Another one of my panorama experiments. Two photos stitched together.
This is the view from the roof deck of my brother’s girlfriend’s apartment building, a four-story brownstone in the South End. Her parents own the building, actually, and she and my brother currently live on the top floor. They have been asking us for some time now to come in and spend the night. What they didn’t tell us was that the building is gorgeous, the roof deck is gorgeous and the view is spectacular.
This past weekend, we finally went in and stayed in the currently vacant first-floor unit (a two-story unit, actually, as the bedrooms and bathroom are on the main floor, and the kitchen and living room are on the basement level). The unit recently sold for a high six-figure sum, and was only going to be both vacant and furnished for just a few more days, so we figured it was time to pull the trigger.
Upon arrival, my brother, Wonder Woman and I had a beer while lounging on the roof deck. It was about 5:30 p.m., and the weather was spectacular: sunny, not a cloud in the sky, dry as a bone, light breeze, temperature in the mid-’70s, with a chance of scattered Coronas and limes. It was the first time I got to hang out on an honest-to-goodness residential Boston roof deck, and I was positively mesmerized by the discovery that there is a whole other world taking place atop the buildings in the city. There are plant-and-tree-strewn roof decks galore. It is like a secret society of the fortunate and privileged, and I felt like I was both of the above.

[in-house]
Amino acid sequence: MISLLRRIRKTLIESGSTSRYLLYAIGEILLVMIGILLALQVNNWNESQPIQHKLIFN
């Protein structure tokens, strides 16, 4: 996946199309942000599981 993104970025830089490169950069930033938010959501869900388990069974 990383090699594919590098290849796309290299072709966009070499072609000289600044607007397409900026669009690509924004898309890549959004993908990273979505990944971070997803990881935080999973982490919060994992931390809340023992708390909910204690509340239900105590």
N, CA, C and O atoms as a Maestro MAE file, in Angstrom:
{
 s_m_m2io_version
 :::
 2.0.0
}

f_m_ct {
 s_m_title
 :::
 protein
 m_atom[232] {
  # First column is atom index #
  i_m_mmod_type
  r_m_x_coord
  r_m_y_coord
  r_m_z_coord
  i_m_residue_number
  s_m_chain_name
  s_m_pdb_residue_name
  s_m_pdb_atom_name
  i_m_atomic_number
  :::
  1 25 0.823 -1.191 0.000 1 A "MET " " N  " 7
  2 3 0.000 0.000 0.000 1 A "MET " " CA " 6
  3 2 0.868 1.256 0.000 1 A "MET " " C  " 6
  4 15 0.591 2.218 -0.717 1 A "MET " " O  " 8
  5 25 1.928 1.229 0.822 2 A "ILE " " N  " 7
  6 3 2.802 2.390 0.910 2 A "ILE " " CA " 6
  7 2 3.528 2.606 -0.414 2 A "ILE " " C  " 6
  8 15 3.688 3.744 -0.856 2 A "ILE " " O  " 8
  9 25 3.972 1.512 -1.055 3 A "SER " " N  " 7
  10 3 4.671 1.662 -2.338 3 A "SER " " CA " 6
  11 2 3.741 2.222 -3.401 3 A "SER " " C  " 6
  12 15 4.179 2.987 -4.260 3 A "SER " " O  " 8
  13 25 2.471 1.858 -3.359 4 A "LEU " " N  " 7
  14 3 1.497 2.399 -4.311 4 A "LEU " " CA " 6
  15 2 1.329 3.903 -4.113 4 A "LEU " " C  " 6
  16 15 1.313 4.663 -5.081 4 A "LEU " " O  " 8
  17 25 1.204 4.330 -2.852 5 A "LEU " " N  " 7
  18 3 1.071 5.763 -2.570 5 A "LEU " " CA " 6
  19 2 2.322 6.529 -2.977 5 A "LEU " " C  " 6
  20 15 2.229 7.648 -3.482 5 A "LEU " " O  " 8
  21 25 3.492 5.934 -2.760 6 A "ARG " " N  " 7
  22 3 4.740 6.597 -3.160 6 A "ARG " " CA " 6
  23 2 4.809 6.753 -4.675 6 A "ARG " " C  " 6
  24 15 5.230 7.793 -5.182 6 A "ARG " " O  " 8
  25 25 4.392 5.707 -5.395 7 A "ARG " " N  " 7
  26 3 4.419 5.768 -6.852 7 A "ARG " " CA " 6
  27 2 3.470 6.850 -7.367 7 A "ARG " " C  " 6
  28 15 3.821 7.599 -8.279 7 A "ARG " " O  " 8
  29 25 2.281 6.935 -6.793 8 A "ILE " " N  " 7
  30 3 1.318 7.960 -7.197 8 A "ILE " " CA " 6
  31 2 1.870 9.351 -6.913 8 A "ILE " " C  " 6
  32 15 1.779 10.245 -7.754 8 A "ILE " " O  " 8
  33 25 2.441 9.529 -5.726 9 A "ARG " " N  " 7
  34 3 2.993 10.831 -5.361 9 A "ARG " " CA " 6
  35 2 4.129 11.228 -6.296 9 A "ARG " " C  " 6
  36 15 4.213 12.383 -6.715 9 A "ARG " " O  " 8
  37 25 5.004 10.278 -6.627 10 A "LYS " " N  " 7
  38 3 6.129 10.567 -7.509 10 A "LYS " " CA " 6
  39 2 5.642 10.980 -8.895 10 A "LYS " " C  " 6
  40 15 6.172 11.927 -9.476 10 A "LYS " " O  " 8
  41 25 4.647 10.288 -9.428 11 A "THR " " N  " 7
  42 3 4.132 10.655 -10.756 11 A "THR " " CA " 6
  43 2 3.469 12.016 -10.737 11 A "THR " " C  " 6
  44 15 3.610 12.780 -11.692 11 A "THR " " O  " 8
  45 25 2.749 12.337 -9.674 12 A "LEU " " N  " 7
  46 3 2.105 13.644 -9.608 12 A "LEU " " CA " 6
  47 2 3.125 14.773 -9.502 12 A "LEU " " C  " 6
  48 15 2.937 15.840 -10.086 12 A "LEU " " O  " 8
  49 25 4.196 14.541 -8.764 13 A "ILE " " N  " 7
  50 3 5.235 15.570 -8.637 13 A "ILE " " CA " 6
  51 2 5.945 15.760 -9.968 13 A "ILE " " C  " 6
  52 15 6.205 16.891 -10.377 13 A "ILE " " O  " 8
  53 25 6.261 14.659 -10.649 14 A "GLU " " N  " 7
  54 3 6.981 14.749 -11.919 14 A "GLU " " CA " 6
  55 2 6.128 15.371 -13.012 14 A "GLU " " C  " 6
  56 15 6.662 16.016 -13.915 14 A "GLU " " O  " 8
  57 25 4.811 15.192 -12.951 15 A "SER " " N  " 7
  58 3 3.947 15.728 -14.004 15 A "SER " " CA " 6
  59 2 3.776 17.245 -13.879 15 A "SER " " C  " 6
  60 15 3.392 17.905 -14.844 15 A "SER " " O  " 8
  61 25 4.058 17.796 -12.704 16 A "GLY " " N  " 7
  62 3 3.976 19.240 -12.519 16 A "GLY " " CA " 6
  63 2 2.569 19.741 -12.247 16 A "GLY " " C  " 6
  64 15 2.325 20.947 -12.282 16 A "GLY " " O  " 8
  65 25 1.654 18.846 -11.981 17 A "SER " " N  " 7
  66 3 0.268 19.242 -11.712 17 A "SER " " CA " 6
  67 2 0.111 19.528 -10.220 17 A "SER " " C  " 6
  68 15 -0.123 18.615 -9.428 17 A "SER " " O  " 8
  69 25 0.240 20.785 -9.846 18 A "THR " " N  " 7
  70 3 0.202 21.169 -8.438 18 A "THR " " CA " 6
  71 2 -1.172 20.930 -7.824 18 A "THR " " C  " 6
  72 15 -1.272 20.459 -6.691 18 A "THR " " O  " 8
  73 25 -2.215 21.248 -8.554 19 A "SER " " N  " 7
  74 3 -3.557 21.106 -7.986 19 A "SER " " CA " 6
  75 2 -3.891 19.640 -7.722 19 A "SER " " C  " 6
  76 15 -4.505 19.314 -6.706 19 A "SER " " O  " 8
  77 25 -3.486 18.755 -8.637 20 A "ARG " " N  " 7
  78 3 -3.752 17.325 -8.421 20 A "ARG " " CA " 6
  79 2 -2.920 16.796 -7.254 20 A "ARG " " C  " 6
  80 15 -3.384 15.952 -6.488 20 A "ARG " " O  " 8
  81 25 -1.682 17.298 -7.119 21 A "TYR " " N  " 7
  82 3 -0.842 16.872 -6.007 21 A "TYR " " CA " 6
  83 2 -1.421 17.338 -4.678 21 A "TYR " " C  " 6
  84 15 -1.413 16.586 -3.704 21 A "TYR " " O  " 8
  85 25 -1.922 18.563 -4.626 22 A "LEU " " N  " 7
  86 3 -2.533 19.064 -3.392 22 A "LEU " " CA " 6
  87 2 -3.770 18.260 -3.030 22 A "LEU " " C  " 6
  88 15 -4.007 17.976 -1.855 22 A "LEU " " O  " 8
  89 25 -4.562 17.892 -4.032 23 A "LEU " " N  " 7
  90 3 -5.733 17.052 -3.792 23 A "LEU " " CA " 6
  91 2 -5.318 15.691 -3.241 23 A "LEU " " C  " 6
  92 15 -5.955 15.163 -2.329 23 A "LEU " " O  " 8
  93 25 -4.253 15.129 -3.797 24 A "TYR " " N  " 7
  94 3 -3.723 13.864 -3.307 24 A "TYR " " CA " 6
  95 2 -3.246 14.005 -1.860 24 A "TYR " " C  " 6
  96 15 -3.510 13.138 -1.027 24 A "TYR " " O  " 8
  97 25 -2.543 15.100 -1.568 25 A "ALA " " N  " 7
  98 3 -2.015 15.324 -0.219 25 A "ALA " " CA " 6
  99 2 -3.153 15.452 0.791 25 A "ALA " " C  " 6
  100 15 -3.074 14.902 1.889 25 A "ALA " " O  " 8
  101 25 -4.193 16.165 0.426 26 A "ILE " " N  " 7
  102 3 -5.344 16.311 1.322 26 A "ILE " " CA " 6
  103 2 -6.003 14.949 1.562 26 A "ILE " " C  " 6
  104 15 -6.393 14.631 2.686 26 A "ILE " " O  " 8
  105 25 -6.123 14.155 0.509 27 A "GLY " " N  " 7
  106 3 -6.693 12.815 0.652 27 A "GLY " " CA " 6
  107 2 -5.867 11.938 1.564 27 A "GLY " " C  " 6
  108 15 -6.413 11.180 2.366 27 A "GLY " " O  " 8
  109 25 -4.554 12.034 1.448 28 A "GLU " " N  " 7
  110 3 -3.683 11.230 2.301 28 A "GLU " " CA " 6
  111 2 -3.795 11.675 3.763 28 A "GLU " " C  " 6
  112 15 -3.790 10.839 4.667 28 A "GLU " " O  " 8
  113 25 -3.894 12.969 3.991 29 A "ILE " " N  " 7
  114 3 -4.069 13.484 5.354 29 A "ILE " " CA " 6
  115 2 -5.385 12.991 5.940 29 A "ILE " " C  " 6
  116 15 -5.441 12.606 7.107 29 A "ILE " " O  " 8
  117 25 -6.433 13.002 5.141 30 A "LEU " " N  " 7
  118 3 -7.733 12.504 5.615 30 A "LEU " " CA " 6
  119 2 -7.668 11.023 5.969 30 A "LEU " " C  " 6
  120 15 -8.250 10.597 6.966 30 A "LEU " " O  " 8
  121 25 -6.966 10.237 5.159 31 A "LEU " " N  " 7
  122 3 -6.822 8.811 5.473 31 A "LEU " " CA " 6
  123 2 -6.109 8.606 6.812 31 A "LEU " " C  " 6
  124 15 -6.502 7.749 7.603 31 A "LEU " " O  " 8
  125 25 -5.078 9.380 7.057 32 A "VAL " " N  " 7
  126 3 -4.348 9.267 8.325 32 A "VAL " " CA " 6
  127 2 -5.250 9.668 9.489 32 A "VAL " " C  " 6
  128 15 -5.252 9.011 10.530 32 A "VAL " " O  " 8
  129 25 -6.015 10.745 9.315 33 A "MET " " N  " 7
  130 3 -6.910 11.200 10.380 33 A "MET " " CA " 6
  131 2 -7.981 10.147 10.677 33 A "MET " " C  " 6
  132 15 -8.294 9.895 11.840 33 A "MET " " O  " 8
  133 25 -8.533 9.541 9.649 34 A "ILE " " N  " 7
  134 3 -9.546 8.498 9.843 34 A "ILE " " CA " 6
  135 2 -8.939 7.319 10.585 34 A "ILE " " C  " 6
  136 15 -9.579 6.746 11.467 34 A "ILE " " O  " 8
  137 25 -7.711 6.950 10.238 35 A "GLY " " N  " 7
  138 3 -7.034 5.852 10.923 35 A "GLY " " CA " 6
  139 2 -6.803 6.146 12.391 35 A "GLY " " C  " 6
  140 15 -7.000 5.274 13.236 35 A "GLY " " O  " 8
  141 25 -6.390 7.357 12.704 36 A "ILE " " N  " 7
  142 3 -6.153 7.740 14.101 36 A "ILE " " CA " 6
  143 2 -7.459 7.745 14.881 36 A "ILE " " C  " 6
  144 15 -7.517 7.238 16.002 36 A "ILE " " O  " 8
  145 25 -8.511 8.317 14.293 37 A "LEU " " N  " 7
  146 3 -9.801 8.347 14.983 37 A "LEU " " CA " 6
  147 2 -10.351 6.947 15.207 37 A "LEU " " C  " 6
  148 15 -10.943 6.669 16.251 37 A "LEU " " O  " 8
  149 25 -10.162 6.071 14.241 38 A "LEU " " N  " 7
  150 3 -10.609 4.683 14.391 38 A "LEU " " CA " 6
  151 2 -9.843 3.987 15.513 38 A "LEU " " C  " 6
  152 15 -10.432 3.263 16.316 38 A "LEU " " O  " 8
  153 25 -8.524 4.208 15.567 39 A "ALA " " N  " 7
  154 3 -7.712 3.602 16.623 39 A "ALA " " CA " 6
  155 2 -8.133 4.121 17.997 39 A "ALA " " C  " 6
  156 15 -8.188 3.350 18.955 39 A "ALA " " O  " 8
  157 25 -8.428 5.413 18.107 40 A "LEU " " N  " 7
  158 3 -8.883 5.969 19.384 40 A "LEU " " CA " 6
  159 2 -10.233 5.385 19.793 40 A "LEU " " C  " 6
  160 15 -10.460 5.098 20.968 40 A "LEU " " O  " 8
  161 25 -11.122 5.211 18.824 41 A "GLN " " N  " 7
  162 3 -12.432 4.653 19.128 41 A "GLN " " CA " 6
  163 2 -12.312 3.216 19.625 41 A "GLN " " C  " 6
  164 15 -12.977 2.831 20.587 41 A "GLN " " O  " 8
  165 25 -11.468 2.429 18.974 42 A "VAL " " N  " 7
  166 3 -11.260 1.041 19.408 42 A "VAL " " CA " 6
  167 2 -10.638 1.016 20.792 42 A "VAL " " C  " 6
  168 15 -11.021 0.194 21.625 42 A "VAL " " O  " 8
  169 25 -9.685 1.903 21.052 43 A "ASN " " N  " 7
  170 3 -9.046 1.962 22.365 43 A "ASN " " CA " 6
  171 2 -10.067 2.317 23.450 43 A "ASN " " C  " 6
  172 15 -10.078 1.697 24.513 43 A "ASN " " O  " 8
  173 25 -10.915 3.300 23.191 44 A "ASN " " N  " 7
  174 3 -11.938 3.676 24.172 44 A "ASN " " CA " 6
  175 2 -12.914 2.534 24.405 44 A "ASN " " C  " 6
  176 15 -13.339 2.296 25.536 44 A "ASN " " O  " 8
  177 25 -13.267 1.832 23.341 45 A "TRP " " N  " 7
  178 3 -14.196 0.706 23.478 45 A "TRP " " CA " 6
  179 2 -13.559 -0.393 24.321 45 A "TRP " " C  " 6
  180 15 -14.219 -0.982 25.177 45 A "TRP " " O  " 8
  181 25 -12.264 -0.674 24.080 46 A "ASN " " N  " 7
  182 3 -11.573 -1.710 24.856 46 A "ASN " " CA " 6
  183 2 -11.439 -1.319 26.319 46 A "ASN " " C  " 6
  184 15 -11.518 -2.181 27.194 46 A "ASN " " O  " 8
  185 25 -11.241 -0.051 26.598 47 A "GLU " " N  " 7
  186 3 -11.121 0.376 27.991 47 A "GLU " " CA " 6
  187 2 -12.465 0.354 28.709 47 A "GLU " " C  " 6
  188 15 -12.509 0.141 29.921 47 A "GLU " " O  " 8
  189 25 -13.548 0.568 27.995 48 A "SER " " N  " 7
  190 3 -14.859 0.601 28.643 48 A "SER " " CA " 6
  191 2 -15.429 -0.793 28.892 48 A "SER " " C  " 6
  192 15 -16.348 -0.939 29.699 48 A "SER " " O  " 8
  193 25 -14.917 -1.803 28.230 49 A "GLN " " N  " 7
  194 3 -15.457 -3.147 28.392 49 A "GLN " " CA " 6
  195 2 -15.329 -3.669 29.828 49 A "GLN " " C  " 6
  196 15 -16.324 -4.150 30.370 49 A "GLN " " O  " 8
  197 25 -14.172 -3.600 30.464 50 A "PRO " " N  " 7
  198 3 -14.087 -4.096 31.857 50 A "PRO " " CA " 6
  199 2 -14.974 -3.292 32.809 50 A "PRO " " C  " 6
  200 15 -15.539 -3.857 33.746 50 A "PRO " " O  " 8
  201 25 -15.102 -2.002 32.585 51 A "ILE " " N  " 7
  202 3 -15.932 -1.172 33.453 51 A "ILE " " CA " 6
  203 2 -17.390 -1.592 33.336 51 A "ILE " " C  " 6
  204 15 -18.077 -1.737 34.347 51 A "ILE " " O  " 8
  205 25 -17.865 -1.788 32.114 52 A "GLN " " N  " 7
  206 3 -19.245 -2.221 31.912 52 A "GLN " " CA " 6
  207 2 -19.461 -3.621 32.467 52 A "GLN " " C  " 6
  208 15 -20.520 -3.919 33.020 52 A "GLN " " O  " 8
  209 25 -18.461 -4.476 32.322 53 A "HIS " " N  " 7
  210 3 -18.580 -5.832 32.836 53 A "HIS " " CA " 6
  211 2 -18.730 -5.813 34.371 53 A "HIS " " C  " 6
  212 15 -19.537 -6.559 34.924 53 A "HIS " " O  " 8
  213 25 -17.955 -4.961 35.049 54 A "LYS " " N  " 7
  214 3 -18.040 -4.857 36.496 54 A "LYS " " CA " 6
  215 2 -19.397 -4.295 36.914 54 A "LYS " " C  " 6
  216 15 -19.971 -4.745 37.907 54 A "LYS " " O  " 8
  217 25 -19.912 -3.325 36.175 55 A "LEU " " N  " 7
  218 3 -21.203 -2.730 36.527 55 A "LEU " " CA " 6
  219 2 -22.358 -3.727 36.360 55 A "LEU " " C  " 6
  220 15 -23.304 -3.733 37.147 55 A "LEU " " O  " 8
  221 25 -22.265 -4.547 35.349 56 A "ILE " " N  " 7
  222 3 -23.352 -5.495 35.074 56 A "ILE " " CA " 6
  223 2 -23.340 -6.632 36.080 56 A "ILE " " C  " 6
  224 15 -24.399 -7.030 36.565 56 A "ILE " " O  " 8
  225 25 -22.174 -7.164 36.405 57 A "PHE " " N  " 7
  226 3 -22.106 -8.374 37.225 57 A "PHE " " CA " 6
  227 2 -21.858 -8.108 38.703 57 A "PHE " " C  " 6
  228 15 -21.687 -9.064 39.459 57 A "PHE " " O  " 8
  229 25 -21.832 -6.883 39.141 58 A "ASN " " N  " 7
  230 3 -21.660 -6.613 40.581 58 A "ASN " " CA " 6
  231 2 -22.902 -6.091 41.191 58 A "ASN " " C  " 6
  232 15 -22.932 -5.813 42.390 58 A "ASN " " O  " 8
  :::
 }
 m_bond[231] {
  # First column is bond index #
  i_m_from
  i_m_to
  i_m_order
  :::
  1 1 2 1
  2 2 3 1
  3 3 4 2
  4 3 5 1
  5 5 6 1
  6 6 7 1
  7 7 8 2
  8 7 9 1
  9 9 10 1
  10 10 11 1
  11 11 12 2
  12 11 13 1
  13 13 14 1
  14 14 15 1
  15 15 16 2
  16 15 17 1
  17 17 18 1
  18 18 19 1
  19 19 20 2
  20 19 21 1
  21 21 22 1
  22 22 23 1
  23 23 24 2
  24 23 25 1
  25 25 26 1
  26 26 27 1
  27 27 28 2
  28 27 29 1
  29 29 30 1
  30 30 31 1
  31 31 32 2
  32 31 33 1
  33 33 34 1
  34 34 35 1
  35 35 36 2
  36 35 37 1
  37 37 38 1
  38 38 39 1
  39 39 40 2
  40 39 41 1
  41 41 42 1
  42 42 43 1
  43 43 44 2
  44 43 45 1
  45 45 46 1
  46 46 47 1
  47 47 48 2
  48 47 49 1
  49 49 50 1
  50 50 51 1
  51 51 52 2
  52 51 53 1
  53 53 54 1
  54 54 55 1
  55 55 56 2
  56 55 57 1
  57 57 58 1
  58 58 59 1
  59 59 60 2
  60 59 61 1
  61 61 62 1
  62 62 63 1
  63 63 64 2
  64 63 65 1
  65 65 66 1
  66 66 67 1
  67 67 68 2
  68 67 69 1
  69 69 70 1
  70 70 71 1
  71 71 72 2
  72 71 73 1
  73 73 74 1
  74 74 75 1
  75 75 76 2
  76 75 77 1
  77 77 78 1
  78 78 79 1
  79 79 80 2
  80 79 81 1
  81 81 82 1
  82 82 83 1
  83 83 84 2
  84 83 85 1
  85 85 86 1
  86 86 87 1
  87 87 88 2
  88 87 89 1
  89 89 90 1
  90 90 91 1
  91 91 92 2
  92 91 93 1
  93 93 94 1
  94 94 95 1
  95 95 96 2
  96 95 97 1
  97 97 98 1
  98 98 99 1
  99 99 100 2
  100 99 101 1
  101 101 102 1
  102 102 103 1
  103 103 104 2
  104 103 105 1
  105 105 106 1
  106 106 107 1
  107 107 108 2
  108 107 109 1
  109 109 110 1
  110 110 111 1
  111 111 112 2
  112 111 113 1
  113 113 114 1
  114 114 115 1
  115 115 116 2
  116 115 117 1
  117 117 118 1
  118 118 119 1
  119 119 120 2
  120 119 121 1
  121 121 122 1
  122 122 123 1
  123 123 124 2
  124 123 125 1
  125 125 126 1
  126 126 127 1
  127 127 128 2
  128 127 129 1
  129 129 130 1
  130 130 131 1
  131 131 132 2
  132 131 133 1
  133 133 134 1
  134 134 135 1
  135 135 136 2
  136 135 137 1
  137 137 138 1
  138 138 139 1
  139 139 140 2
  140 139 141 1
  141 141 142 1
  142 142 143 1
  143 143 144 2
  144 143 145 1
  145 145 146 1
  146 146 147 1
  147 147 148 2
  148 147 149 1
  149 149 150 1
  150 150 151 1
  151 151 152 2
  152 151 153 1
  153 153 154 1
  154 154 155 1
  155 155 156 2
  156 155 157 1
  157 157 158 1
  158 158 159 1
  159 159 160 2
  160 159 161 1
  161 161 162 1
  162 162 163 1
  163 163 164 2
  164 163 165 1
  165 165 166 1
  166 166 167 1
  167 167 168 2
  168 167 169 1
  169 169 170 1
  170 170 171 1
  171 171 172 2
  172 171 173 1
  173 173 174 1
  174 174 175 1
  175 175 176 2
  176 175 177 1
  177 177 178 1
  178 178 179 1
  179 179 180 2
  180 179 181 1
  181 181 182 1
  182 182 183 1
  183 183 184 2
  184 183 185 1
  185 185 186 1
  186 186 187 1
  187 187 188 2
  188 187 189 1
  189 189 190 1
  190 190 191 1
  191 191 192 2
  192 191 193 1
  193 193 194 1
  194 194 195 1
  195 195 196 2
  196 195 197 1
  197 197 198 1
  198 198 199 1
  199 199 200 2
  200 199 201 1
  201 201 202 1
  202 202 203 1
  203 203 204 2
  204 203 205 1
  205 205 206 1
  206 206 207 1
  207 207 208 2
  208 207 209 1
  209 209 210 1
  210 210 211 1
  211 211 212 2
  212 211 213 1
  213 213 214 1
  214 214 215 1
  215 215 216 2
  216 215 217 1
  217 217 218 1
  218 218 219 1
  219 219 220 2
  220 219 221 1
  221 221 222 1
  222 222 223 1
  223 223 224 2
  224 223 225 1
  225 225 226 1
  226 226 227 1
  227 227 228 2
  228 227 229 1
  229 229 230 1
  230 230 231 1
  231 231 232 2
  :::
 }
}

As if the free night away in a lovely, upscale apartment wasn’t good enough, the building is located just a block-and-a-half away from our favorite restaurant (Masa), which also happens to be our favorite tequila bar. Being able to walk home meant that there was no hesitation when, after having already consumed several tasty margaritas, Greg the bartender—whom we first met, like, six or seven years ago, and have seen semi-annually ever since—decided to pour us a round of complimentary tequila shooters (one shot glass of fresh-squeezed lime juice, one of top-shelf tequila, and one of some reddish concoction that turned out to by way more spicy than my sissy tastebuds were expecting).
Alas, we had to be up and out by 9 a.m. so that we could get home, relieve my mother, take Jayna to her swimming lesson, and Zan to his soccer game. Still, it’s amazing what 16 childless hours can do for a marriage. I highly recommend it.